The final section of the journey is perhaps the most dramatic (and the most expensive), as it was carved through the solid rock that leads to Kyle Pier. Kyle of Lochalsh ("strait of the foaming lake") sits at the entrance to Loch Alsh, opposite Kyleakin on the Isle of Skye. The two villages were formerly connected by a ferry service, but this was replaced by the Skye Bridge in 1995.
Please note: some of our tours travel on this route in reverse from Kyle of Lochalsh to Inverness or travel just part of this route. See individual tour for details.
Providing the entirety of mainland Scotland with transport links, Abello Scotrail is a fantastic commuter service that means even the farthest reaches of this wild and wonderful country is easily accessible. Running since 1983 under a variety of operators, this service has numerous lines, including one that stretches from the tip, Thurso, down to Edinburgh.
The lines on the Scotrail service are some of the most scenic in the world. The Kyle Line, the West Highland Line, and the Hadrian's Wall line are all services by Scotrail trains. The West Highland Line, stretching between Glasgow to Mallaig, stopping off at Fort William and with an offshoot line to Oban, is arguably the most famous of this line. There are numerous stunning sights to look out for on this route - from the breathtaking wilds of the highlands, to the peaks of the craggy mountains, to the iconic 21-spans of the beautiful Glennfinnan Viaduct.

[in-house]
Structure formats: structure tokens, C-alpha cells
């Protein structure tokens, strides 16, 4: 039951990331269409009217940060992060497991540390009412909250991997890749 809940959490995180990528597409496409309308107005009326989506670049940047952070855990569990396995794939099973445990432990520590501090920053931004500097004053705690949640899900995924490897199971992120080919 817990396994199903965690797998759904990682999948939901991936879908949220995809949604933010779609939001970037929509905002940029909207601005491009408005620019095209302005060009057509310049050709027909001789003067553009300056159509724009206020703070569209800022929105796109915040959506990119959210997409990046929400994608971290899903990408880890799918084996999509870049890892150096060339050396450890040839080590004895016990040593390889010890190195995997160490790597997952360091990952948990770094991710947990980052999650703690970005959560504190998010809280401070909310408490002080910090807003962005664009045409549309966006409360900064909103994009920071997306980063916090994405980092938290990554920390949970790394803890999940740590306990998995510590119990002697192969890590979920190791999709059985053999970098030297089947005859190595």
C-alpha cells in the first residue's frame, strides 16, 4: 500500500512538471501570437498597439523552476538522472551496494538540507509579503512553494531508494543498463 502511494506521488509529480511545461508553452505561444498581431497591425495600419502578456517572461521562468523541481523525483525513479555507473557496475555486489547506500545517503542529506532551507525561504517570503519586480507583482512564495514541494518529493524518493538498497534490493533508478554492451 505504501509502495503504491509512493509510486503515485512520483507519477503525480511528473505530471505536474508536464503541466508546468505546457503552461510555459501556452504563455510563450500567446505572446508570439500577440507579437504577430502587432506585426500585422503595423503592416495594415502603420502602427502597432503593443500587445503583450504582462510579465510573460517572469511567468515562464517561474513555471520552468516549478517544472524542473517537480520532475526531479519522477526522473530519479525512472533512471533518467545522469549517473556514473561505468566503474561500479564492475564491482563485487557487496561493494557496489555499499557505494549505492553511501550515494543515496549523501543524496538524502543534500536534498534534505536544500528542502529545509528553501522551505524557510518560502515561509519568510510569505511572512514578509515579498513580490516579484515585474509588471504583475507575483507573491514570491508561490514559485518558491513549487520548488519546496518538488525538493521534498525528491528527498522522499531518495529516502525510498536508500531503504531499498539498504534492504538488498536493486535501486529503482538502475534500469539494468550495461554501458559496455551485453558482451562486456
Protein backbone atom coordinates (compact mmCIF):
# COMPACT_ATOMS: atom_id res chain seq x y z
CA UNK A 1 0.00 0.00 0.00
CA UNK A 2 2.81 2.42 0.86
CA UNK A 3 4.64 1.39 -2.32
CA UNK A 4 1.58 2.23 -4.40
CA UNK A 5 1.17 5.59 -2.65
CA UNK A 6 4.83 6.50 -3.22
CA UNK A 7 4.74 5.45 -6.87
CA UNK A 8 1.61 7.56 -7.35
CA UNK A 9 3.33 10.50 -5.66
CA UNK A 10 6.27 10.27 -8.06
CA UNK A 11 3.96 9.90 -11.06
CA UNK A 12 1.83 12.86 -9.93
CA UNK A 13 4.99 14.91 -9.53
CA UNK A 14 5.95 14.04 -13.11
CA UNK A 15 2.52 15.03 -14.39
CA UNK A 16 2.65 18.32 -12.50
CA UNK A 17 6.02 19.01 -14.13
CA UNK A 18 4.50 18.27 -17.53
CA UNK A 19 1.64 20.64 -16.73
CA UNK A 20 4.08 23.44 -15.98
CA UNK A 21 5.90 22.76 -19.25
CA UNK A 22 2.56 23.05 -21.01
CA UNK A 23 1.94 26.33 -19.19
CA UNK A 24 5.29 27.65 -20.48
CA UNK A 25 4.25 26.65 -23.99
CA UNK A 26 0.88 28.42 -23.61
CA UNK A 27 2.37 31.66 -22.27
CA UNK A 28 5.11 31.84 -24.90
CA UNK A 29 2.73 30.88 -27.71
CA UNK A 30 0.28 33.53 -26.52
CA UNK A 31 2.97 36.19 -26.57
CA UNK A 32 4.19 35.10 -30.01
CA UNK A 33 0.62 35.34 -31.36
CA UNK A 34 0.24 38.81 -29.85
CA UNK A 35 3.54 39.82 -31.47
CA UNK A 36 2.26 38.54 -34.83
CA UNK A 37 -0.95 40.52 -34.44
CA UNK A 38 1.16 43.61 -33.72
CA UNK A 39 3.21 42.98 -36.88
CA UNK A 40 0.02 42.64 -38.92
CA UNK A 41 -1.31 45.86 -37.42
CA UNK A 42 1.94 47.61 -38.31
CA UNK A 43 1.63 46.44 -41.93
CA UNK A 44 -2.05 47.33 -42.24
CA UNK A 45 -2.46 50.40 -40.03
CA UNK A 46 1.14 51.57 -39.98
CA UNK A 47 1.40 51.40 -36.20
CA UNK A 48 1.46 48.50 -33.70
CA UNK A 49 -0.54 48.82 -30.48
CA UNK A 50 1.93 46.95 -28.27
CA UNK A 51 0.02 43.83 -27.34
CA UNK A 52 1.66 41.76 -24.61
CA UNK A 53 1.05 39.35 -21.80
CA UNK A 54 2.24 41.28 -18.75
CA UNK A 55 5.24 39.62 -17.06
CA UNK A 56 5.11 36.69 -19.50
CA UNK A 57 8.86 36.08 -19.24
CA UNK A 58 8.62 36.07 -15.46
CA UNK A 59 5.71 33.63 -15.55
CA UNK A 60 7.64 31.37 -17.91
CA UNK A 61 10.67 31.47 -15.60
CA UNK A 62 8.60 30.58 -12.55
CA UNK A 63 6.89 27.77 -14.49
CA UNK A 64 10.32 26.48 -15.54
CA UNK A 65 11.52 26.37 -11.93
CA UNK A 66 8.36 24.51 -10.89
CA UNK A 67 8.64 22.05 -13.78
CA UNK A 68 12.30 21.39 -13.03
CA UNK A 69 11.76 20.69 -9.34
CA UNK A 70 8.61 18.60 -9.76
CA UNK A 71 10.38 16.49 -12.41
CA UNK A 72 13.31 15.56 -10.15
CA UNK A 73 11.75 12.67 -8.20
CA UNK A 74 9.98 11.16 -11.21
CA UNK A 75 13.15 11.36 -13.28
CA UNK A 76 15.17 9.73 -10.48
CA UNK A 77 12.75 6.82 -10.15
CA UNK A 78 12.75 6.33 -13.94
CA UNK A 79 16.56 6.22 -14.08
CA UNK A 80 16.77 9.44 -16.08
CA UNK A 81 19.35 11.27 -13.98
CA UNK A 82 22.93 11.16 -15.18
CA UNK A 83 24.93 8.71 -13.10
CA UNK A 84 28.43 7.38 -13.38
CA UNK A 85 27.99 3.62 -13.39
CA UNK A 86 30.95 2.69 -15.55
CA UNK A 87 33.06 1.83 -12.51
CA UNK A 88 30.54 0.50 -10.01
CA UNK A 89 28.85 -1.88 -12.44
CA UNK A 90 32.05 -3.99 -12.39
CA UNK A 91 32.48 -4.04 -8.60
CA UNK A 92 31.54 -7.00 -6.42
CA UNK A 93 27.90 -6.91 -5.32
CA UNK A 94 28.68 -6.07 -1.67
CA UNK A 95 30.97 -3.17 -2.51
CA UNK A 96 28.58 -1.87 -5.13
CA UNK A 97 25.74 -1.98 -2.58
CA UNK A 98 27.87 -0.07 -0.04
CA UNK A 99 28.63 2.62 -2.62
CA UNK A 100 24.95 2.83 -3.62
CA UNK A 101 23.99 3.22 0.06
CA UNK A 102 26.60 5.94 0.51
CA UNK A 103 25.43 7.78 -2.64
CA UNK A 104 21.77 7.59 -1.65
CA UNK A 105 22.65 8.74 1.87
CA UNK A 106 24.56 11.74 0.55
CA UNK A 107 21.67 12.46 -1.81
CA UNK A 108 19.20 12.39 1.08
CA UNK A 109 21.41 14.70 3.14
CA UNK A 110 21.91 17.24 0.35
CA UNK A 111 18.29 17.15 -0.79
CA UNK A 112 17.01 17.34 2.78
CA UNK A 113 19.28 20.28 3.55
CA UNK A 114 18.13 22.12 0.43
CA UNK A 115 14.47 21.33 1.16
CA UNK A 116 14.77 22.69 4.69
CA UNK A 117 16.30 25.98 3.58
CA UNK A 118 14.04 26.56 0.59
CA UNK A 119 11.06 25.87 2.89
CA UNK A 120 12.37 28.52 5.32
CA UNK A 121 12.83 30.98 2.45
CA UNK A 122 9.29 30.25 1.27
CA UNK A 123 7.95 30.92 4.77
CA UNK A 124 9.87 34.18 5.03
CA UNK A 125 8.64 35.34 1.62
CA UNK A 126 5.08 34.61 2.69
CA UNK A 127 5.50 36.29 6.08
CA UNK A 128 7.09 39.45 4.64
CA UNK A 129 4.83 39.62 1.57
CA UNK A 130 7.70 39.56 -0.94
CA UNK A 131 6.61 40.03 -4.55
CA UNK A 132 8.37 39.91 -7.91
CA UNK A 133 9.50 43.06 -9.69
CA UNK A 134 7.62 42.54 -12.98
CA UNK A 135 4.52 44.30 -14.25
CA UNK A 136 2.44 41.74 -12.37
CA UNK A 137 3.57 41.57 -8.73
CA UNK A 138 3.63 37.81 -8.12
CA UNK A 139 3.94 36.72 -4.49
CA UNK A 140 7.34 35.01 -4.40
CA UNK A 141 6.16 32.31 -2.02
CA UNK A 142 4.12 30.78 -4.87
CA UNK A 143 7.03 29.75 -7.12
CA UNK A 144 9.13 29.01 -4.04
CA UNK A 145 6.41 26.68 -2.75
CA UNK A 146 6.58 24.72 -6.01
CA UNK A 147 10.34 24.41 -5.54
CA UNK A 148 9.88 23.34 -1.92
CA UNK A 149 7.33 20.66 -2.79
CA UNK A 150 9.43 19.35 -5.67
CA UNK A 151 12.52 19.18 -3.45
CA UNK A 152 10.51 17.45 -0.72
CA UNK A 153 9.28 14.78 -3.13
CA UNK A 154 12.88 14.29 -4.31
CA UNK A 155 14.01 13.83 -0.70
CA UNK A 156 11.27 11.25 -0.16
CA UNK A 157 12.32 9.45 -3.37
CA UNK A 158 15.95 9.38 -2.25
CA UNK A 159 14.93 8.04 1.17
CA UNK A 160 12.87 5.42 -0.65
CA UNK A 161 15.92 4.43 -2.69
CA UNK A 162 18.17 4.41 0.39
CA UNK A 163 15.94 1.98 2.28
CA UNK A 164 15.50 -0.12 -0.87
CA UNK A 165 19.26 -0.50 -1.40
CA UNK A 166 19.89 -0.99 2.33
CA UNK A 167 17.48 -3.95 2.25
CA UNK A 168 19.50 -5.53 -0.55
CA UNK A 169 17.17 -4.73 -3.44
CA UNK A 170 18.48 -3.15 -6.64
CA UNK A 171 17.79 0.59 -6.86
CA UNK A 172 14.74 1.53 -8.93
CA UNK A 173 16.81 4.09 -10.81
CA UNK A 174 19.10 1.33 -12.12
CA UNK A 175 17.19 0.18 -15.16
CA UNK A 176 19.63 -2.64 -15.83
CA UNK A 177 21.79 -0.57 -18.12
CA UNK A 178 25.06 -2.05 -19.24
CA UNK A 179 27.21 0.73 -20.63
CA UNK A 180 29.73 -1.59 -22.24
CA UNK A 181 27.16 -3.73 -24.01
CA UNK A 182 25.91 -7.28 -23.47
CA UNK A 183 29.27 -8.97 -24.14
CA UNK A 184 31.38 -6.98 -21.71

Another famed line that we utilise on the Scotrail network includes the Kyle of Lochalsh line, running 63 miles between Dingwall and Kyle of Lochalsh. With spectacular views of the Isle of Skye as you come towards the pretty Kyle of Lochalsh, this particular line is certainly a glorious introduction to both of the Highlands of Scotland and the Hebrides. Other particularly beautiful places that the network explores include the Cairngorm National Park, on the Inverness to Edinburgh line, which passes through magnificent and verdant pine forests, as well as nearby the iconic Cairngorm Mountain.
The stock that traverses the lines are comfortable and modern, with spacious carriages and seating, as well as large windows through which to see the passing beauty of the Scottish countryside. New trains will be coming soon in the next few years, with more services, power sockets, Wi-Fi, and improved accessibility.
Also known as 'the Iron Road to the Isles', a journey on the West Highland Line is an epic rail adventure that takes passengers through some of the world's most beautiful and dramatic landscapes. In fact the line has twice been voted the world's best rail journey by readers of Wanderlust magazine.